Cut to the Chase at the Queen's Theatre Hornchurch
The Queen's have been busy celebrating their diamond jubilee this year. They remain, at heart, a traditional repertory house, with familiar faces pulling together in the make-or-break end-of-year panto.
So Simon Jessop is Dame again in Dick Whittington; since he last glammed up he's been Ray Say and Jaques, as well as appearing in a thriller and a farce.
His Sarah the Cook relishes the innuendo and the familiar routines, though, as he reminds us, we only have to hear this stuff once, the company will still be delivering these deathless lines in six weeks' time.
Elliot Harper makes a likeable Idle Jack, prone to narcolepsy and boom-boom jokes, Sarah Scowen is the lovely Alice, with Alison Thea-Skot slapping that thigh again as Dick. Sam Pay is an excellent Fitzwarren, fruity and pompous, his every entrance heralded, for some reason, by Tony Hancock's tuba tune.
The non-humans are Samuel Ward-Smith's elegant King Rat, Lauren Brown's beautifully enunciated Bow Bells, and a sinuously feline Tommy from Sam Kordbacheh.
As usual, there's a juvenile chorus, who get some smart routines, and a classical Greek number on the Isle of Mythaca.
Nicholas Pegg's book is a sometimes lumpy mixture of sophisticated wit, with nice patter lists, old, and I mean ancient, favourites, [“Avast Behind!”, Greek Urn] and schoolboy smut. Unexpected delights include Watsup Dock, Incriminate! and Ah, Bestow, not to mention the fool's errands advertised all over Fitzwarren's shop.
There's a sing-along with Bow Bell Bongs, a 3D sequence for the shipwreck, cash-register name-checks for our sponsors, and even a Tinkerbell moment when the noisy audience is coaxed down to a whisper for “Please Tommy, Live ...”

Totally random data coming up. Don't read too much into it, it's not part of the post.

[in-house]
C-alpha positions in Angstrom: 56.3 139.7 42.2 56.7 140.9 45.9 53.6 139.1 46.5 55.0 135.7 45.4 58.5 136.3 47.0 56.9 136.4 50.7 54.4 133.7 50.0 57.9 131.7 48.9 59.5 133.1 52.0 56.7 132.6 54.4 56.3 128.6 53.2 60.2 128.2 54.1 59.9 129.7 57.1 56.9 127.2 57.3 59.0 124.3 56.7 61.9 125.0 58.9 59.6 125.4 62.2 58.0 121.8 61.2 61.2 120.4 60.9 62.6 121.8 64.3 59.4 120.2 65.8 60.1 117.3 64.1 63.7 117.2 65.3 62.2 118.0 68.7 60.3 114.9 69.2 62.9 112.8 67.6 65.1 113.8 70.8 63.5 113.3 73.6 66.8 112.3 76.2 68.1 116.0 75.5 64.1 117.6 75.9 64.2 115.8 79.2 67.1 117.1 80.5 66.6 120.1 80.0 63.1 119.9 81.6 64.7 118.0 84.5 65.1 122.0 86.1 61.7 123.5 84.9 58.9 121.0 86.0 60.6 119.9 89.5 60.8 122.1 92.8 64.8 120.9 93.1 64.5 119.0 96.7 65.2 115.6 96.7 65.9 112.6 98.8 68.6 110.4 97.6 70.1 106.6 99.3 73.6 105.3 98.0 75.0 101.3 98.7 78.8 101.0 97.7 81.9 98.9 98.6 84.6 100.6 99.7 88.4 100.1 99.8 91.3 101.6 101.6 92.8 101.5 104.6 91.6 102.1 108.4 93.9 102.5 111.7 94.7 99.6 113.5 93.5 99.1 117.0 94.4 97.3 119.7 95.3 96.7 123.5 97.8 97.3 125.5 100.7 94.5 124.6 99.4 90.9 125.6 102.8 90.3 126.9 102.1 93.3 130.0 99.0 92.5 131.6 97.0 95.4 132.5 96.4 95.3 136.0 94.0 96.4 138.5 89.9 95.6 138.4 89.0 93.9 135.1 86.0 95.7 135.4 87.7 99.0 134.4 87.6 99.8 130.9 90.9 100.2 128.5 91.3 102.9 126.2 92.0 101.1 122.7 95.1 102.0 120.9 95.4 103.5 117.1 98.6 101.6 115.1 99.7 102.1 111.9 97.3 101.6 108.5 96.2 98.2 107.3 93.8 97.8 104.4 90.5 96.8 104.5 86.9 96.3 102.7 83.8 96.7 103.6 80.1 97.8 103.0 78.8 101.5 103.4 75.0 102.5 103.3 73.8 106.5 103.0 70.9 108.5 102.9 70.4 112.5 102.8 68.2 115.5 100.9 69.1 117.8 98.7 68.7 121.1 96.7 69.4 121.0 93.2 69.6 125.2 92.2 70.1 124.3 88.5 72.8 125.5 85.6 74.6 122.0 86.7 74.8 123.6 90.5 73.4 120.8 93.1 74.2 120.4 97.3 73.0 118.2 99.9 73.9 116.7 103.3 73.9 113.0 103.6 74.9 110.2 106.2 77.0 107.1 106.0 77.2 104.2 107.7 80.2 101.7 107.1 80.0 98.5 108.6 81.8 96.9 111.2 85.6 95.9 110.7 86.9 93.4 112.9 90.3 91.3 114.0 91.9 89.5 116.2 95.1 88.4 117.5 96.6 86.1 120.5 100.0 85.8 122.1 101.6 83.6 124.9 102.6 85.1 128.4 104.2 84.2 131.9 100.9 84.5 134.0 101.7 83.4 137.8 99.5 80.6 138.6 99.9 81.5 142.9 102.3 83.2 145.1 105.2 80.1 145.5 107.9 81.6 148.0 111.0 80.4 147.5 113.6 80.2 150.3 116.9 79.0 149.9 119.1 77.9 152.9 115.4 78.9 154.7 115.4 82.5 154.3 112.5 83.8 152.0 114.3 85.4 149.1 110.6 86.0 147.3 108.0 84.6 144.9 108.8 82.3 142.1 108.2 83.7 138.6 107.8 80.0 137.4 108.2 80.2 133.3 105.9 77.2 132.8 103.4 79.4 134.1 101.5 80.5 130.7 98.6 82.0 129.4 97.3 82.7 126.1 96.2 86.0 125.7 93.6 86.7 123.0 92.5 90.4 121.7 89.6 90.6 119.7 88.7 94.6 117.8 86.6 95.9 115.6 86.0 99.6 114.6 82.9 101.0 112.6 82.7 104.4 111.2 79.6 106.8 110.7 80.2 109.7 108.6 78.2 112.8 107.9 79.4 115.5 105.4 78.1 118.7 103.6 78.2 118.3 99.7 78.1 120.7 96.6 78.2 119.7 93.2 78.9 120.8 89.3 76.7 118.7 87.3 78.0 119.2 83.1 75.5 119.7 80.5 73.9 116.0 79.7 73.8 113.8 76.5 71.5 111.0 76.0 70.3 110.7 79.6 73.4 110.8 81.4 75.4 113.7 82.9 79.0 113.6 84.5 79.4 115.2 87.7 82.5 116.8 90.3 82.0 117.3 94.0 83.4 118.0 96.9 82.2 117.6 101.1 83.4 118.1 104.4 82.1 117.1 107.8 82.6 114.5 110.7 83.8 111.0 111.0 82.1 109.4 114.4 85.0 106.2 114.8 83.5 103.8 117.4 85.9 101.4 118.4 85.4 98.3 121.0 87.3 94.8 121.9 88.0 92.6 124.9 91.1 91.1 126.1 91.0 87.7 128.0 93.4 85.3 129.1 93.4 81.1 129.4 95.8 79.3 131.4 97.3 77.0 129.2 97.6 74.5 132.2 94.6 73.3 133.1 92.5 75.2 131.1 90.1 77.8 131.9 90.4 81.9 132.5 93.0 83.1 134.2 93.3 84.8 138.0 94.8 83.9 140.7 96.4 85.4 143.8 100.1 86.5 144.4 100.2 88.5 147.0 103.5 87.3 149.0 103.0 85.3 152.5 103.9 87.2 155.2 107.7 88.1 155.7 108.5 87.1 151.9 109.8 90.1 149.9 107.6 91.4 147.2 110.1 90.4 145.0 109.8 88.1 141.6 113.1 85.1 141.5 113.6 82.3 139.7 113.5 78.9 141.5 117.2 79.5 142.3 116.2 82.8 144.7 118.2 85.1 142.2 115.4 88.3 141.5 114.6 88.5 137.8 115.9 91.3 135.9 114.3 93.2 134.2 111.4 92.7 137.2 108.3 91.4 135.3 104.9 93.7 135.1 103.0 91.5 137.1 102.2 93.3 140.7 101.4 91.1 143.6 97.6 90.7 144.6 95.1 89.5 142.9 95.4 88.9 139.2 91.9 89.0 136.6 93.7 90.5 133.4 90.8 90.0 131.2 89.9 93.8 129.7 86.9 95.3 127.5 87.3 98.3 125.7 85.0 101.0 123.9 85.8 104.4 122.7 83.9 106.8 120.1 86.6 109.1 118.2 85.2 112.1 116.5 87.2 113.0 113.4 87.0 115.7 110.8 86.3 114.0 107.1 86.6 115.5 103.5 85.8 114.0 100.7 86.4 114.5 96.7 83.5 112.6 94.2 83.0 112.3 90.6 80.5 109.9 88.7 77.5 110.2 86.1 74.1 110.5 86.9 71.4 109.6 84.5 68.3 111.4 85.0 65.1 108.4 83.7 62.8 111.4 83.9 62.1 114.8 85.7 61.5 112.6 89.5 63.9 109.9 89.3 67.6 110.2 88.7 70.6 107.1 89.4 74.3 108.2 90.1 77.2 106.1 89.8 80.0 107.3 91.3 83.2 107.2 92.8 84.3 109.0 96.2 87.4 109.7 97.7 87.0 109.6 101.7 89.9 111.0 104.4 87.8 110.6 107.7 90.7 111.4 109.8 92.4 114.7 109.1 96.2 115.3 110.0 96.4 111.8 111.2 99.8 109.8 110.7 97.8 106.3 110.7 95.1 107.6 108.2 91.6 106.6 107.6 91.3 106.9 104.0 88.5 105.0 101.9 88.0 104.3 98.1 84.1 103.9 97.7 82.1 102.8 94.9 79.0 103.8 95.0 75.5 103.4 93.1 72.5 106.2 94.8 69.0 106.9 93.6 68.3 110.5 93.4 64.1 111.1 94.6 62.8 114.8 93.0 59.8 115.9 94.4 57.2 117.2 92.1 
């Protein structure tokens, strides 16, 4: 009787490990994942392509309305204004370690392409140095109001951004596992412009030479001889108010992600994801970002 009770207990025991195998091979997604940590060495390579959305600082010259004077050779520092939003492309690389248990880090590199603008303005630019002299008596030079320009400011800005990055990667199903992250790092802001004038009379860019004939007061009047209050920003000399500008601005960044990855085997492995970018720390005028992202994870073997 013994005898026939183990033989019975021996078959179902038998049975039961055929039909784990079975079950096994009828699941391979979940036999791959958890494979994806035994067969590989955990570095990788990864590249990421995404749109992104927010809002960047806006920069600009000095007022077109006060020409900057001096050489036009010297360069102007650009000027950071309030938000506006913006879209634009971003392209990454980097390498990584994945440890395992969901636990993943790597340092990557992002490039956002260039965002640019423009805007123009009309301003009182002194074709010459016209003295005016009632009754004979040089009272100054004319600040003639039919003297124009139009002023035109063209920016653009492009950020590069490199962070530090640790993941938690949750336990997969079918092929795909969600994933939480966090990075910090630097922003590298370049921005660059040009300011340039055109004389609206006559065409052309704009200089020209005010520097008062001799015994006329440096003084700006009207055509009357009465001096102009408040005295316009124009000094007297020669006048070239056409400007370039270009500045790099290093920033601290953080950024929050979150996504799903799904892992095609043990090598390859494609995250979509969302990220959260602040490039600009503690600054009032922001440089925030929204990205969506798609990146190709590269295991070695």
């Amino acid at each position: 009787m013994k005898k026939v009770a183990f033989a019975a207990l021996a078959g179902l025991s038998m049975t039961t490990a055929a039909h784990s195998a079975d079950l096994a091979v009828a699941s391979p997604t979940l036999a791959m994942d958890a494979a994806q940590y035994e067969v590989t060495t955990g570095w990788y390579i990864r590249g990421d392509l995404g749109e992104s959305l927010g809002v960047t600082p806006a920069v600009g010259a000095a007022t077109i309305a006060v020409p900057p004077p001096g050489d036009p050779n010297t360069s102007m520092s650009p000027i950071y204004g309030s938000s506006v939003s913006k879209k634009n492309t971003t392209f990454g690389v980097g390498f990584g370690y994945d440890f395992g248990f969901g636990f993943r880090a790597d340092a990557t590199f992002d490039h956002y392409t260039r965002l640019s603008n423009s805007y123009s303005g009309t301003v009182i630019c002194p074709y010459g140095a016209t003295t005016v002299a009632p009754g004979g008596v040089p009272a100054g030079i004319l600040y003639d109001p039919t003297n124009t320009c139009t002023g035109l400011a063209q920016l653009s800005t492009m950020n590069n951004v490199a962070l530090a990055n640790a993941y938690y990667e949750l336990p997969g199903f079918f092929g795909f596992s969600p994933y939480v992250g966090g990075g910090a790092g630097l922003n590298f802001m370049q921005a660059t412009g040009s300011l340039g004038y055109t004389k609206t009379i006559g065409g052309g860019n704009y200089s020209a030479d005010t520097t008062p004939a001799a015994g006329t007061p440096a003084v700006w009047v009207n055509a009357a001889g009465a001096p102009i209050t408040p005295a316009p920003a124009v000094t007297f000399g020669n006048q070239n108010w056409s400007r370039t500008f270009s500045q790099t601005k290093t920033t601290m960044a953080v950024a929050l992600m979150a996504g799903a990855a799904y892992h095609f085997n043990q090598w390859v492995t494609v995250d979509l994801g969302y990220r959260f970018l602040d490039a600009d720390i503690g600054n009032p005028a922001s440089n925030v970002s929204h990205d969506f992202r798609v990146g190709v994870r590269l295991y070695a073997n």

Carol Sloman's serviceable songs include a knees-up You're Very Very Welcome, a couple of nice duets, and the big turn-again number at the end of Act One, as Dick relives his dream and climbs the pop-up-book staircase to Old London Town. MD, in the depths of the bi-partite pit, is Greg Last, who provides some excellent incidental music – Trenet and Jaws for the sea, a lovely little tune for the superglue routine.
Mark Walters' sets are a constant treat – the street, the ship, the shop interior, the huge and hungry basilisk, the remote control rats and the glittering arches of bells. He designs the frocks too; the Dame's dresses this year [by Jean Roberts] include a onesie, a pink muffin, yellow oilskins and a sparkling patriotic outfit for the walk-down.
As in the best reps, everything is done in house – the costumes, the music, the scene building. No doubt they're already planning the forest of thorns for next year's panto.
production photograph: Nobby Clark